Reply To: Off-Site / Public Exhibits P&P

M. Susan Barger

Berlin and Judith,

I am attaching a PDF of the traveling exhibit that I am shepherding around New Mexico – is is called “Art Across New Mexico” and it is the traveling version of “Its About Time: 14,000 years of New Mexico Art” – a show put up at the New Mexico Museum of Art for the New Mexico Centennial. The big show closes soon, the traveling show has two more venues. In all, there are ten venues for the exhibition and they cover most of the far-reaches of the state and all sorts of buildings – a barn, public libraries, small museums, and a visitor’s center. Recently, at one of the venues, a man said to me – “I hope you don’t mind, I touched a panel because I couldn’t believe that the blanket on it was not real.” The venues have been really pleased at the quality of the exhibit. The New Mexico Humanities Council was the primary funder for the exhibit. I think that about 4,500 people have seen the exhibit so far.

Each of these panels is printed on outdoor vinyl and they cost about $100-150 for each panel. The panels are 48″ X 7′. The stands are standard hardware for trade show exhibits. It was made, as I said, so that I could take it from place to place and so that it could be put up by one person if needed. The panels roll up and I have three tubes to hold the rolled up panels and a few duffle bags for the hardware. I can put everything into the back of a rental car – the folks at Enterprise now know what I need and are very accommodating after my monthly rentals this past year.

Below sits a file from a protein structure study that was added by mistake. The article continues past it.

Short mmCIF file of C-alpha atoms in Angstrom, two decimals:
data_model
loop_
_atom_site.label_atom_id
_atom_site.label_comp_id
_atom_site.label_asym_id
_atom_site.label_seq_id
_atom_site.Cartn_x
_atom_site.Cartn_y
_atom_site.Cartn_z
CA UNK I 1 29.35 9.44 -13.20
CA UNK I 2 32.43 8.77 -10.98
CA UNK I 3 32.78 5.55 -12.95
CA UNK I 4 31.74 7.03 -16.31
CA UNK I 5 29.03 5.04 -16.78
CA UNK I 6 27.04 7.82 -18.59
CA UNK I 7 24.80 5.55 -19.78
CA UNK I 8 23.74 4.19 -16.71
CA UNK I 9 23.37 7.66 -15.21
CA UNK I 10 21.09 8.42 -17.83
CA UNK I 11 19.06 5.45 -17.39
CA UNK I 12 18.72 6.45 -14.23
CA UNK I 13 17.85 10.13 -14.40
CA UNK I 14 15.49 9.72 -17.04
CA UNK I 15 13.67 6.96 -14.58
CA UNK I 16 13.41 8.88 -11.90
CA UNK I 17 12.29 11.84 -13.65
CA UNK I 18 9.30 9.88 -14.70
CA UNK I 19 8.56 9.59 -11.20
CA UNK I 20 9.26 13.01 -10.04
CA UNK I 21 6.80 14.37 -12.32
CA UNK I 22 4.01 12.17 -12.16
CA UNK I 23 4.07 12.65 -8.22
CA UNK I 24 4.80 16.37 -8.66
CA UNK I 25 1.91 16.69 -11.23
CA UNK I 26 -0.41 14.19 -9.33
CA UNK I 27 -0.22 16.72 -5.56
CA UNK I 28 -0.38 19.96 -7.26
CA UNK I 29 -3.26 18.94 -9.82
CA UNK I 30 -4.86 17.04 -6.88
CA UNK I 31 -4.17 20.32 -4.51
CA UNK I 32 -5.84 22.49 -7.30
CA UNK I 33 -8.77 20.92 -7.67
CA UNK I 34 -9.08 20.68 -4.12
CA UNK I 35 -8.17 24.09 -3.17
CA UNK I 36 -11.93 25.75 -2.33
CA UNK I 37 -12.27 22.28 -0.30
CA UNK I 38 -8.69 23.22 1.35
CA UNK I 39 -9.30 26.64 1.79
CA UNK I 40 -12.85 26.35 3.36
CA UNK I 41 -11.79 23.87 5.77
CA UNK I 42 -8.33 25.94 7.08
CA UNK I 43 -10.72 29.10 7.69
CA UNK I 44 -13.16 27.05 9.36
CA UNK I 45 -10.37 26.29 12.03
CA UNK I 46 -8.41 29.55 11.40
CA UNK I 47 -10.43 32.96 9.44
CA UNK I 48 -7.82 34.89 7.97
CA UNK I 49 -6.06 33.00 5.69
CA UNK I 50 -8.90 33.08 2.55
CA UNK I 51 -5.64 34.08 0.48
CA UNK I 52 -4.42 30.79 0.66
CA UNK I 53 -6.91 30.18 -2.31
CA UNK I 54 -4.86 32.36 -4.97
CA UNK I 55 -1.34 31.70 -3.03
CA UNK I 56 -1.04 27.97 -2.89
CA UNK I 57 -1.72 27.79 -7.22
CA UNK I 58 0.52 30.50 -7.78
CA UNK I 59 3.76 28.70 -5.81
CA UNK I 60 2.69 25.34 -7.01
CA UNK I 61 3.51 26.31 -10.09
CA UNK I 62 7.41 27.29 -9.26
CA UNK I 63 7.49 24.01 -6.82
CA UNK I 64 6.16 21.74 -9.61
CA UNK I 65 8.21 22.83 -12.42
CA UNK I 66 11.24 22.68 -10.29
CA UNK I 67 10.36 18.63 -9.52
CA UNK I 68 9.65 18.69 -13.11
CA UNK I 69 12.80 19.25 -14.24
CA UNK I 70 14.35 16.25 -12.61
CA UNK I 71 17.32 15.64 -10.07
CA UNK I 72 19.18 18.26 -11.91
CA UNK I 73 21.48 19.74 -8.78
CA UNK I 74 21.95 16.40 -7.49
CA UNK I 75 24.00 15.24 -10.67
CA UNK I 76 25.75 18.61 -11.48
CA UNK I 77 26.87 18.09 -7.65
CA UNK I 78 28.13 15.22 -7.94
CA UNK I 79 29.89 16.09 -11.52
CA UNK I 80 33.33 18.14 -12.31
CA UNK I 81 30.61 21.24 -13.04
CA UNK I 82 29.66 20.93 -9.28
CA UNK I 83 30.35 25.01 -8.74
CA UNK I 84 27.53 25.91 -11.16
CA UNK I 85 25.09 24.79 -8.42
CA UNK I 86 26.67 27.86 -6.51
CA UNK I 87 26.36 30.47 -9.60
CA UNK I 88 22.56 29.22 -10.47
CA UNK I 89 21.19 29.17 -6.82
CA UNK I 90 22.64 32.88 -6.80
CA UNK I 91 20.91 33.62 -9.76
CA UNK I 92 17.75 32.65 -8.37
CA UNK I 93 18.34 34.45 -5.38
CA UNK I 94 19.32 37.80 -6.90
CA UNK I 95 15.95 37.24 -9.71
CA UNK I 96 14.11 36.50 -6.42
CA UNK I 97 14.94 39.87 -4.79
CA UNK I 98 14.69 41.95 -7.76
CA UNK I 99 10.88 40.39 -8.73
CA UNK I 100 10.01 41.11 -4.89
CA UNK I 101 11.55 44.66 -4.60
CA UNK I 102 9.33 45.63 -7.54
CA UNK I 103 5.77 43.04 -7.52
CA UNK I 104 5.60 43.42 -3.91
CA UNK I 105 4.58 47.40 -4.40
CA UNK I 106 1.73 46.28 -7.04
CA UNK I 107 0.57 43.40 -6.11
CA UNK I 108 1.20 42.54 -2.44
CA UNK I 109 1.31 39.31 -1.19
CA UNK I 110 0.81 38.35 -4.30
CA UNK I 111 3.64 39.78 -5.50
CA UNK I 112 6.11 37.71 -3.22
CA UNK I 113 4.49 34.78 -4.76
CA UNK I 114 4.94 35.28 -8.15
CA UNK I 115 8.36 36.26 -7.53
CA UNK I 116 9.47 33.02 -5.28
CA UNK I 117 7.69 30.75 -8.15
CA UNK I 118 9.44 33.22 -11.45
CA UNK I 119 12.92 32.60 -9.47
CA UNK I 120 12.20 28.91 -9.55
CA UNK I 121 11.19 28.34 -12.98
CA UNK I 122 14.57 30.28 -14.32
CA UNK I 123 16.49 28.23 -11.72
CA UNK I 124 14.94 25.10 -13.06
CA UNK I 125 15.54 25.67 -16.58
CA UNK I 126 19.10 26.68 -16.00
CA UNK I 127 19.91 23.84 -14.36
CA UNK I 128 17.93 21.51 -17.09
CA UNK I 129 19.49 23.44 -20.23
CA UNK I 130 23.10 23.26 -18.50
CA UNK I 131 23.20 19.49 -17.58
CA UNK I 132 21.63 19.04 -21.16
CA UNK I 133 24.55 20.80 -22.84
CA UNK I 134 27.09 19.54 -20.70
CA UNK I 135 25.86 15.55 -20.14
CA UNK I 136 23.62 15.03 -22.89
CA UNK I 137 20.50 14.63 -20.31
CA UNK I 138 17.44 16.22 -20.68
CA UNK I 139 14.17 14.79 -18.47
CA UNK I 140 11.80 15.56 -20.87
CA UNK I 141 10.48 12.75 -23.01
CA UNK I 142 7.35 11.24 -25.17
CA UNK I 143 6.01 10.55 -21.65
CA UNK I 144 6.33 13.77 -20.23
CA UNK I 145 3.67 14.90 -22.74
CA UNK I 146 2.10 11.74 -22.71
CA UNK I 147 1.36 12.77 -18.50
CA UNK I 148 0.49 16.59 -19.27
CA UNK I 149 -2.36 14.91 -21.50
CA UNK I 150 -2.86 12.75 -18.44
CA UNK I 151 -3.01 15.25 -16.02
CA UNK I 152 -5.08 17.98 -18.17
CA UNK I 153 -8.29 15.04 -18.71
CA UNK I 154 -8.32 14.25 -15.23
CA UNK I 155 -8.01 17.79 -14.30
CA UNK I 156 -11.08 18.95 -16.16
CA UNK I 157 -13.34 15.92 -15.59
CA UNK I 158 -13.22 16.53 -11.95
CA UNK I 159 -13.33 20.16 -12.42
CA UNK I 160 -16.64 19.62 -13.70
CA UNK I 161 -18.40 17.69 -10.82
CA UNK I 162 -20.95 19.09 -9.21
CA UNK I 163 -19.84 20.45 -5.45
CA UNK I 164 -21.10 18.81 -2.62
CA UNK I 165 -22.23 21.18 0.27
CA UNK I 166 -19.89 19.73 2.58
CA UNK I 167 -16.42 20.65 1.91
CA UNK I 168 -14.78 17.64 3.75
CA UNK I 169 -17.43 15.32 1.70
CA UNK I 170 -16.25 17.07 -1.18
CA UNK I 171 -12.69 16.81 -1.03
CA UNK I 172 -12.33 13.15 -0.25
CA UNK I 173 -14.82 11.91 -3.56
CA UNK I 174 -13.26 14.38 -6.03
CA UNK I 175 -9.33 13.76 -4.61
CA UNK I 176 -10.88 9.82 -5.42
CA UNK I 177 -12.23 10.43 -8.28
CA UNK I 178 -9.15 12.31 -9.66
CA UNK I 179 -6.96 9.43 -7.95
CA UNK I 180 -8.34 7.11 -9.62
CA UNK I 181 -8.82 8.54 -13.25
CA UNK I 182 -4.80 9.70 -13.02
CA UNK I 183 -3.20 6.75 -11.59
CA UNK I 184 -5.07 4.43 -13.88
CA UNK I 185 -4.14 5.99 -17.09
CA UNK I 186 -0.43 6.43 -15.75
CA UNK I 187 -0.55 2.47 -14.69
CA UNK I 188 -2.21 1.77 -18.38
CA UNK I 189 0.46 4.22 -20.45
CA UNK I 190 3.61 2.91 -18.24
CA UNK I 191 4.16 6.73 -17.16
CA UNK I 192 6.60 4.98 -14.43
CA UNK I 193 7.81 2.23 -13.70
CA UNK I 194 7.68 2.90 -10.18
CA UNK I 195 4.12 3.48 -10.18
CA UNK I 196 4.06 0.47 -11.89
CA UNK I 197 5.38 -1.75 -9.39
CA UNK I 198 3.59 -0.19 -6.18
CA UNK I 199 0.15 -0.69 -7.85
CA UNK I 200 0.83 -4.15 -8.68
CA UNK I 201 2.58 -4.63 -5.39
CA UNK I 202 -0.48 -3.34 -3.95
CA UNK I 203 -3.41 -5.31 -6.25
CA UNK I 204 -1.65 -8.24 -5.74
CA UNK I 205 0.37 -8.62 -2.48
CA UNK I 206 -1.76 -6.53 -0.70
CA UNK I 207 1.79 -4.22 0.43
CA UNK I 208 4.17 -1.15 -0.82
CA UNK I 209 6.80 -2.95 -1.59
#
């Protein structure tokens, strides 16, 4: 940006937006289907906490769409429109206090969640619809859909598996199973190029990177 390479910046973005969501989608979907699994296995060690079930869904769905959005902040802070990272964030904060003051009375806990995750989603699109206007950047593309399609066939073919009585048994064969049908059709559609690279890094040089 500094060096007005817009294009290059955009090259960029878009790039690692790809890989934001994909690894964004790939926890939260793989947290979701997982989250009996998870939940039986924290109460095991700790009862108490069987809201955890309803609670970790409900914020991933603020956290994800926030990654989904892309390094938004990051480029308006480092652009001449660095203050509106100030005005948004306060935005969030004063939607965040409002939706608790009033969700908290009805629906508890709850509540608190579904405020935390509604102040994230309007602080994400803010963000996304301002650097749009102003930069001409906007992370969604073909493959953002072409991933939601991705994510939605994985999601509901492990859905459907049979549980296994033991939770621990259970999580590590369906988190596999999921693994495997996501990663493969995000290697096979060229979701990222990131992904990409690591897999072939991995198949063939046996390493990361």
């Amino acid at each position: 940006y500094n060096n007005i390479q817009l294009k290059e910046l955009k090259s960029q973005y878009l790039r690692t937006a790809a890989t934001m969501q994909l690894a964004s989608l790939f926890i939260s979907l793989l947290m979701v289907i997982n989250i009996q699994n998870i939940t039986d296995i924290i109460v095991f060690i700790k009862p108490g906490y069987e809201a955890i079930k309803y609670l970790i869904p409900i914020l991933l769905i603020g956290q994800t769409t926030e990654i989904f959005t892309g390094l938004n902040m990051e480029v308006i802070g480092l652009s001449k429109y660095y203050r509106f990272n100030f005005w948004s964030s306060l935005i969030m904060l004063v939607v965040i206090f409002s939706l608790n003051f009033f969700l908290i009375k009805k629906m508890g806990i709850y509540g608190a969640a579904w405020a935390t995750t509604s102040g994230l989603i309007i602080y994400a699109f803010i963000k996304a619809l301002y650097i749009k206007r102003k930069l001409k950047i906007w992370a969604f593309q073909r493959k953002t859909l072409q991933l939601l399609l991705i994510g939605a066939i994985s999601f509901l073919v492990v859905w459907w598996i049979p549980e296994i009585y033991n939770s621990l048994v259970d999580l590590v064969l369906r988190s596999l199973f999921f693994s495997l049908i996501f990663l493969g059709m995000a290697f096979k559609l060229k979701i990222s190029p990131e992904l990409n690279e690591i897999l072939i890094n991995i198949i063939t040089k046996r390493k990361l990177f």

We have had MoMS exhibits here and they have been very popular except for the work to take them place to place. A couple of the museums have asked if they can borrow the idea to make exhibit backgrounds and to make smaller exhibits for the community.

I can also post the abbreviated facilities report that I made about 10 years for traveling exhibits going to small museums from the State museums. I’ll do that later. I am also posting images of the installation in the Tucumcari Museum Barn, in the Gallup Public Library, and at the Eastern New Mexico University Library Gallery to give you an idea of how the exhibit looked in various places.

I hope this helps.